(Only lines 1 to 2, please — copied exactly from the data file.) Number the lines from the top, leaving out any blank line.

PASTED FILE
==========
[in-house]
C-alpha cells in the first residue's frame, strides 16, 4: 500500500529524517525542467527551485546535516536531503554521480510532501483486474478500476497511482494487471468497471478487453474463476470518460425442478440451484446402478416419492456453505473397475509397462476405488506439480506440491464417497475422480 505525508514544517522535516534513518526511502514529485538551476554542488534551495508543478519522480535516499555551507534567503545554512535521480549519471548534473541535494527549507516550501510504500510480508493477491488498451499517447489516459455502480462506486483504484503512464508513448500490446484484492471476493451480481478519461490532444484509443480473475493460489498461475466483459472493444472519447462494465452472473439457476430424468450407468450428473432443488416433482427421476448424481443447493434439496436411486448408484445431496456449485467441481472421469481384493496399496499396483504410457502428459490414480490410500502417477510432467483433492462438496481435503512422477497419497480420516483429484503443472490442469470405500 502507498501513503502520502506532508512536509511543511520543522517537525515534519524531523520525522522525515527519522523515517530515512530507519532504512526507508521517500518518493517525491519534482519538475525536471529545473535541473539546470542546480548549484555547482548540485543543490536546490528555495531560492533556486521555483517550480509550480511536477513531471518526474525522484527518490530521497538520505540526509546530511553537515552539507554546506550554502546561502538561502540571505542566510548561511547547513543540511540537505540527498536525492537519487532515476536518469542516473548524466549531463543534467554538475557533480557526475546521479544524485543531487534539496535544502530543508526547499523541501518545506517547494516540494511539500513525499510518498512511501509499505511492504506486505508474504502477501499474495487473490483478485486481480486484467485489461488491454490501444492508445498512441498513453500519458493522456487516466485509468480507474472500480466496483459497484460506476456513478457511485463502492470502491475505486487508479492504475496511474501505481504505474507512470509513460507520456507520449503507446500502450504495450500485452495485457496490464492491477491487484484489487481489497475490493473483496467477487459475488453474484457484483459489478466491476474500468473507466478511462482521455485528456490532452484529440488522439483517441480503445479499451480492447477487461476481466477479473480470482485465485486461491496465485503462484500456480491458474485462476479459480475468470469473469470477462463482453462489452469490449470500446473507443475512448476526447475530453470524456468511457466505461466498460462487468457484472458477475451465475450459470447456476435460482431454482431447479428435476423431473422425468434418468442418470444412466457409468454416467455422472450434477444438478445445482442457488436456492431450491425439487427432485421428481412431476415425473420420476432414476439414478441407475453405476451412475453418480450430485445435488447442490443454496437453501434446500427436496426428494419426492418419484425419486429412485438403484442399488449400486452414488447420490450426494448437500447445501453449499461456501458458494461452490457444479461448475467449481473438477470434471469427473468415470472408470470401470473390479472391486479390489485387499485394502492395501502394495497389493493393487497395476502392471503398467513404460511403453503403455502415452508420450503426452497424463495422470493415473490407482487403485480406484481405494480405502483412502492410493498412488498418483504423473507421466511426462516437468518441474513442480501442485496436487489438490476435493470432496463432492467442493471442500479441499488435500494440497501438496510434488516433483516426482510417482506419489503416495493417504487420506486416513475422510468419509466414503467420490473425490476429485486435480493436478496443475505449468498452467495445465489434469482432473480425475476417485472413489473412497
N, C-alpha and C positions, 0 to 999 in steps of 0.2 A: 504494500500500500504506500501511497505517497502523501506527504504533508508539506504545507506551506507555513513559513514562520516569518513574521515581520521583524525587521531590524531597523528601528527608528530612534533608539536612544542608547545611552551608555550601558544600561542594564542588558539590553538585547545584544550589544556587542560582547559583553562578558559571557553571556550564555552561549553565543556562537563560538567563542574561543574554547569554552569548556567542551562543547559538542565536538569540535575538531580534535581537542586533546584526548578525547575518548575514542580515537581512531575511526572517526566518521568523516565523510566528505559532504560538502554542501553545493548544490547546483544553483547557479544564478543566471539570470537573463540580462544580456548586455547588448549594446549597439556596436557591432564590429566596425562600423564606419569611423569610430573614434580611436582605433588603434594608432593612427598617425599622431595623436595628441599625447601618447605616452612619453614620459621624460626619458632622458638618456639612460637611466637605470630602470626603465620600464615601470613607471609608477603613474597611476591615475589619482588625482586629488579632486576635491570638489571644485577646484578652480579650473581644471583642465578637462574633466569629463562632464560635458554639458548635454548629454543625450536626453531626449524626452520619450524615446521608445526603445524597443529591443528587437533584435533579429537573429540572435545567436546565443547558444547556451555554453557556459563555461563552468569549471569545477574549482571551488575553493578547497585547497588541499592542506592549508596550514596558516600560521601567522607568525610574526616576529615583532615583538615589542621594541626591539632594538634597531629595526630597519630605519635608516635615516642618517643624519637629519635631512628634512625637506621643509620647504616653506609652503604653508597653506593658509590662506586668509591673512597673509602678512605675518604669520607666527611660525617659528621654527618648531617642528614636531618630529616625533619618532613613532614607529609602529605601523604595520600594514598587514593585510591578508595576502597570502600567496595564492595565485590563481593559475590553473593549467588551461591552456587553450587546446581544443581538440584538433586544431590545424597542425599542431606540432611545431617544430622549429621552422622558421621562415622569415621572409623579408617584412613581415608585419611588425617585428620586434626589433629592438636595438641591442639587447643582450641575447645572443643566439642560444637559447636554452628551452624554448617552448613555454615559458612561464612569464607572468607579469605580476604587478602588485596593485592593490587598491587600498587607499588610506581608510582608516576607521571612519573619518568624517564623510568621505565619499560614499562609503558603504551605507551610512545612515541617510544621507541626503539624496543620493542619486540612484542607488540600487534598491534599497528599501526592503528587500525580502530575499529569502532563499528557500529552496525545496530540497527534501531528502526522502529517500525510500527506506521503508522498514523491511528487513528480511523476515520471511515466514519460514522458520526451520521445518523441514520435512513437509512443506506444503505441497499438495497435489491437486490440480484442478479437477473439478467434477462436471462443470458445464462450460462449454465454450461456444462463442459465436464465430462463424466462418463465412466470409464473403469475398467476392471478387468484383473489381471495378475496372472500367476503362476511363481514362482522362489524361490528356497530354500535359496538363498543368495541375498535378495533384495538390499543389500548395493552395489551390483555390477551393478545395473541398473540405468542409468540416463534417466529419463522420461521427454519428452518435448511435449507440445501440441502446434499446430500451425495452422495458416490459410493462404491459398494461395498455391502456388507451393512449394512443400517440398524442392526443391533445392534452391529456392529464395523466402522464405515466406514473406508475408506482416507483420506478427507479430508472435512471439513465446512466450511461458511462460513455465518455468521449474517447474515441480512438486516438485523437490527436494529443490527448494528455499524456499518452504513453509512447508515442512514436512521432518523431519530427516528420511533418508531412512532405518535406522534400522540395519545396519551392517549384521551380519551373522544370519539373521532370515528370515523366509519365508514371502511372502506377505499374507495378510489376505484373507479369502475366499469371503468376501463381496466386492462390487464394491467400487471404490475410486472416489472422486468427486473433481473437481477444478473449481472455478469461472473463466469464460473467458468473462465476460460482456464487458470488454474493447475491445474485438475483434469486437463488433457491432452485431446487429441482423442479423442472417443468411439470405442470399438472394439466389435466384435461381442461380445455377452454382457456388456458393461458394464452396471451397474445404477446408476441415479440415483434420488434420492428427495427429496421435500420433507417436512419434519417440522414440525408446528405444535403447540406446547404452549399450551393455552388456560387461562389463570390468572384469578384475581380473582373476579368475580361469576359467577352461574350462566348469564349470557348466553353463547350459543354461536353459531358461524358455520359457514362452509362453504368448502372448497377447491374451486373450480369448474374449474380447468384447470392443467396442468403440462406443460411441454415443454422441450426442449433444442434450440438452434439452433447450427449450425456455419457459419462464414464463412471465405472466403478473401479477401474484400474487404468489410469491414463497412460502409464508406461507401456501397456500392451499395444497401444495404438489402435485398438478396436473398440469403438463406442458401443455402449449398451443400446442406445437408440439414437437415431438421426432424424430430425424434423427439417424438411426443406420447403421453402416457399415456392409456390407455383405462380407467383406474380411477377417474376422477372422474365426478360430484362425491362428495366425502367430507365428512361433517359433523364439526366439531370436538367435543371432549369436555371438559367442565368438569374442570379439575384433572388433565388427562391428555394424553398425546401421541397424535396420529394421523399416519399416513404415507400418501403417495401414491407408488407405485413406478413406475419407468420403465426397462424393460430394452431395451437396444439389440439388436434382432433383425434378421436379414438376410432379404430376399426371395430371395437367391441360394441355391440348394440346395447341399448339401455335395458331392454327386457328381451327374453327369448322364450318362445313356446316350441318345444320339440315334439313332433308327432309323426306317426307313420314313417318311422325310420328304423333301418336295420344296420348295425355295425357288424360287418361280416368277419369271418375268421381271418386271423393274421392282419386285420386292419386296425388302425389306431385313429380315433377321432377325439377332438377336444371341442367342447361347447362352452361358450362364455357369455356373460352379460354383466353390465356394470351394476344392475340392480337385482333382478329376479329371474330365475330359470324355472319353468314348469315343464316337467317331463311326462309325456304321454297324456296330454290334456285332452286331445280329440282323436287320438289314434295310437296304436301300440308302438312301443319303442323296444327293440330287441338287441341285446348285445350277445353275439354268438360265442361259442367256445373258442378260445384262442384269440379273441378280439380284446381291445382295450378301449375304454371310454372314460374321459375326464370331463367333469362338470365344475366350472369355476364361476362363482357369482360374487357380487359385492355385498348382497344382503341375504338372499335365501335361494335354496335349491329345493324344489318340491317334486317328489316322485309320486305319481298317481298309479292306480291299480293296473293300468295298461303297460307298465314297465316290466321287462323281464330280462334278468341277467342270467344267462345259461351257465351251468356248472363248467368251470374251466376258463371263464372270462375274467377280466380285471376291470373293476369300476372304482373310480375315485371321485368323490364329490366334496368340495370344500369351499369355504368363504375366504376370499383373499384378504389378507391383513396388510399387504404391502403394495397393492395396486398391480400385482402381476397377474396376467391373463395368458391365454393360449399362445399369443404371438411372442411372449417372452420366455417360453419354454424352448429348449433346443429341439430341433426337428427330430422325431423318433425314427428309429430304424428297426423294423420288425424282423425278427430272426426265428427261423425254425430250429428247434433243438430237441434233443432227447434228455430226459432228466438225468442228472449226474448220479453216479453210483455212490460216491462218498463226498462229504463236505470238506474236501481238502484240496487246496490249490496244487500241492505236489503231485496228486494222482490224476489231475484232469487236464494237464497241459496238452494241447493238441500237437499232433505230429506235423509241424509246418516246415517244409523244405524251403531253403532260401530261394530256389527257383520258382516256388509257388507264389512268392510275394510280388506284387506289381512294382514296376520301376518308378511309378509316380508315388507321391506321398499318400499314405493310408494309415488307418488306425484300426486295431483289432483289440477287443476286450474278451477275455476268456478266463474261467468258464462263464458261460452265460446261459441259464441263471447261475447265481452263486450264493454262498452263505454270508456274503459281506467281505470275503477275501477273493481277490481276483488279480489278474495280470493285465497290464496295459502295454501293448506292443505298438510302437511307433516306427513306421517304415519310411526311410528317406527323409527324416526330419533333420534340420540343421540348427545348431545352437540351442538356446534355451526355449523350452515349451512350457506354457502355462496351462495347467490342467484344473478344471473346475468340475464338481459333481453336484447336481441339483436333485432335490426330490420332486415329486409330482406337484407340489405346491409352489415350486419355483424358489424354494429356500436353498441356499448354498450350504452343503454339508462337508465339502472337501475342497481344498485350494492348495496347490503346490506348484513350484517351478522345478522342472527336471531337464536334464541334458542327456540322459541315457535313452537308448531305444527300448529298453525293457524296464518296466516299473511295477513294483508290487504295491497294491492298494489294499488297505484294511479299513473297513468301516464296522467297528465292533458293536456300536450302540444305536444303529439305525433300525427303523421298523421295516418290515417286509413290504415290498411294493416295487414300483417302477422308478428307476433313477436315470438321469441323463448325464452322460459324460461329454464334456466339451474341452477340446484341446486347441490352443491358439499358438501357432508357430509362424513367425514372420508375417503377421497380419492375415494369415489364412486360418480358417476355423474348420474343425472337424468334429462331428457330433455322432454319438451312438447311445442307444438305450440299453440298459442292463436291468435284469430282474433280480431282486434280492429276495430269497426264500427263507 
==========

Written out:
[in-house]
C-alpha cells in the first residue's frame, strides 16, 4: 500500500529524517525542467527551485546535516536531503554521480510532501483486474478500476497511482494487471468497471478487453474463476470518460425442478440451484446402478416419492456453505473397475509397462476405488506439480506440491464417497475422480 505525508514544517522535516534513518526511502514529485538551476554542488534551495508543478519522480535516499555551507534567503545554512535521480549519471548534473541535494527549507516550501510504500510480508493477491488498451499517447489516459455502480462506486483504484503512464508513448500490446484484492471476493451480481478519461490532444484509443480473475493460489498461475466483459472493444472519447462494465452472473439457476430424468450407468450428473432443488416433482427421476448424481443447493434439496436411486448408484445431496456449485467441481472421469481384493496399496499396483504410457502428459490414480490410500502417477510432467483433492462438496481435503512422477497419497480420516483429484503443472490442469470405500 502507498501513503502520502506532508512536509511543511520543522517537525515534519524531523520525522522525515527519522523515517530515512530507519532504512526507508521517500518518493517525491519534482519538475525536471529545473535541473539546470542546480548549484555547482548540485543543490536546490528555495531560492533556486521555483517550480509550480511536477513531471518526474525522484527518490530521497538520505540526509546530511553537515552539507554546506550554502546561502538561502540571505542566510548561511547547513543540511540537505540527498536525492537519487532515476536518469542516473548524466549531463543534467554538475557533480557526475546521479544524485543531487534539496535544502530543508526547499523541501518545506517547494516540494511539500513525499510518498512511501509499505511492504506486505508474504502477501499474495487473490483478485486481480486484467485489461488491454490501444492508445498512441498513453500519458493522456487516466485509468480507474472500480466496483459497484460506476456513478457511485463502492470502491475505486487508479492504475496511474501505481504505474507512470509513460507520456507520449503507446500502450504495450500485452495485457496490464492491477491487484484489487481489497475490493473483496467477487459475488453474484457484483459489478466491476474500468473507466478511462482521455485528456490532452484529440488522439483517441480503445479499451480492447477487461476481466477479473480470482485465485486461491496465485503462484500456480491458474485462476479459480475468470469473469470477462463482453462489452469490449470500446473507443475512448476526447475530453470524456468511457466505461466498460462487468457484472458477475451465475450459470447456476435460482431454482431447479428435476423431473422425468434418468442418470444412466457409468454416467455422472450434477444438478445445482442457488436456492431450491425439487427432485421428481412431476415425473420420476432414476439414478441407475453405476451412475453418480450430485445435488447442490443454496437453501434446500427436496426428494419426492418419484425419486429412485438403484442399488449400486452414488447420490450426494448437500447445501453449499461456501458458494461452490457444479461448475467449481473438477470434471469427473468415470472408470470401470473390479472391486479390489485387499485394502492395501502394495497389493493393487497395476502392471503398467513404460511403453503403455502415452508420450503426452497424463495422470493415473490407482487403485480406484481405494480405502483412502492410493498412488498418483504423473507421466511426462516437468518441474513442480501442485496436487489438490476435493470432496463432492467442493471442500479441499488435500494440497501438496510434488516433483516426482510417482506419489503416495493417504487420506486416513475422510468419509466414503467420490473425490476429485486435480493436478496443475505449468498452467495445465489434469482432473480425475476417485472413489473412497